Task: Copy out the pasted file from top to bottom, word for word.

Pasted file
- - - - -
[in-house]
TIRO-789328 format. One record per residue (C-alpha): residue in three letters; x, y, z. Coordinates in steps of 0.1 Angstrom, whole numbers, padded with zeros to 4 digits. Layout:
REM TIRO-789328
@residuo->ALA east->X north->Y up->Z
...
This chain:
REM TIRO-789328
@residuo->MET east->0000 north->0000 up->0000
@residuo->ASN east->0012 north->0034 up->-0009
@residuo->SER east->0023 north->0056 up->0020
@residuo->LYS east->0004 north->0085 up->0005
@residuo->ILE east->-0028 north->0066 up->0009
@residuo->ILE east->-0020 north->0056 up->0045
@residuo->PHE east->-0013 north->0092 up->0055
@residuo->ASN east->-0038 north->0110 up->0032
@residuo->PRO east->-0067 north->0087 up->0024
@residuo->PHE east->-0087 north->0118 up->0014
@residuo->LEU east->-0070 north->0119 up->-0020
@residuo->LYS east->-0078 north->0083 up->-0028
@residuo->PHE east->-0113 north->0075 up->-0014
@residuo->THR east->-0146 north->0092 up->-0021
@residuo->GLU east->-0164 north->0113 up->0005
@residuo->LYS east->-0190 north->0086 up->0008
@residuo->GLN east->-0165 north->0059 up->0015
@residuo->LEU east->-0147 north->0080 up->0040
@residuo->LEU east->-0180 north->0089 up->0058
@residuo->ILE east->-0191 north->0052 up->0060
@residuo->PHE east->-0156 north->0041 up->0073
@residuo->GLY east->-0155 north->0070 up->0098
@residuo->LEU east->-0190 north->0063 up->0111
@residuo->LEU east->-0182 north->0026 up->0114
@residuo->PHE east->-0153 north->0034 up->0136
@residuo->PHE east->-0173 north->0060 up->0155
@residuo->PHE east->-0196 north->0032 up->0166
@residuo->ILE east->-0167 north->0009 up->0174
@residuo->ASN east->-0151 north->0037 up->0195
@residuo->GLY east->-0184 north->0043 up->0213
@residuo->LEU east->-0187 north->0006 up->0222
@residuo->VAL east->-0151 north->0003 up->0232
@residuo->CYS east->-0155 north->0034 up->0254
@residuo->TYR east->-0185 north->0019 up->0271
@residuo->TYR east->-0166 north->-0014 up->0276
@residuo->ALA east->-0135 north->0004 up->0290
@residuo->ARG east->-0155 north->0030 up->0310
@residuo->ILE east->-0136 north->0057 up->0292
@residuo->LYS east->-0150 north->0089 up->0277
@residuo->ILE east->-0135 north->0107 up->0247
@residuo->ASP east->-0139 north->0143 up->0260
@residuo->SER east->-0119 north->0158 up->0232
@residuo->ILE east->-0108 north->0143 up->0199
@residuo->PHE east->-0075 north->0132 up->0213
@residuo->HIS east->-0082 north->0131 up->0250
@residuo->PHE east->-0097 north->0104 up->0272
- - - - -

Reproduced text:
[in-house]
TIRO-789328 format. One record per residue (C-alpha): residue in three letters; x, y, z. Coordinates in steps of 0.1 Angstrom, whole numbers, padded with zeros to 4 digits. Layout:
REM TIRO-789328
@residuo->ALA east->X north->Y up->Z
...
This chain:
REM TIRO-789328
@residuo->MET east->0000 north->0000 up->0000
@residuo->ASN east->0012 north->0034 up->-0009
@residuo->SER east->0023 north->0056 up->0020
@residuo->LYS east->0004 north->0085 up->0005
@residuo->ILE east->-0028 north->0066 up->0009
@residuo->ILE east->-0020 north->0056 up->0045
@residuo->PHE east->-0013 north->0092 up->0055
@residuo->ASN east->-0038 north->0110 up->0032
@residuo->PRO east->-0067 north->0087 up->0024
@residuo->PHE east->-0087 north->0118 up->0014
@residuo->LEU east->-0070 north->0119 up->-0020
@residuo->LYS east->-0078 north->0083 up->-0028
@residuo->PHE east->-0113 north->0075 up->-0014
@residuo->THR east->-0146 north->0092 up->-0021
@residuo->GLU east->-0164 north->0113 up->0005
@residuo->LYS east->-0190 north->0086 up->0008
@residuo->GLN east->-0165 north->0059 up->0015
@residuo->LEU east->-0147 north->0080 up->0040
@residuo->LEU east->-0180 north->0089 up->0058
@residuo->ILE east->-0191 north->0052 up->0060
@residuo->PHE east->-0156 north->0041 up->0073
@residuo->GLY east->-0155 north->0070 up->0098
@residuo->LEU east->-0190 north->0063 up->0111
@residuo->LEU east->-0182 north->0026 up->0114
@residuo->PHE east->-0153 north->0034 up->0136
@residuo->PHE east->-0173 north->0060 up->0155
@residuo->PHE east->-0196 north->0032 up->0166
@residuo->ILE east->-0167 north->0009 up->0174
@residuo->ASN east->-0151 north->0037 up->0195
@residuo->GLY east->-0184 north->0043 up->0213
@residuo->LEU east->-0187 north->0006 up->0222
@residuo->VAL east->-0151 north->0003 up->0232
@residuo->CYS east->-0155 north->0034 up->0254
@residuo->TYR east->-0185 north->0019 up->0271
@residuo->TYR east->-0166 north->-0014 up->0276
@residuo->ALA east->-0135 north->0004 up->0290
@residuo->ARG east->-0155 north->0030 up->0310
@residuo->ILE east->-0136 north->0057 up->0292
@residuo->LYS east->-0150 north->0089 up->0277
@residuo->ILE east->-0135 north->0107 up->0247
@residuo->ASP east->-0139 north->0143 up->0260
@residuo->SER east->-0119 north->0158 up->0232
@residuo->ILE east->-0108 north->0143 up->0199
@residuo->PHE east->-0075 north->0132 up->0213
@residuo->HIS east->-0082 north->0131 up->0250
@residuo->PHE east->-0097 north->0104 up->0272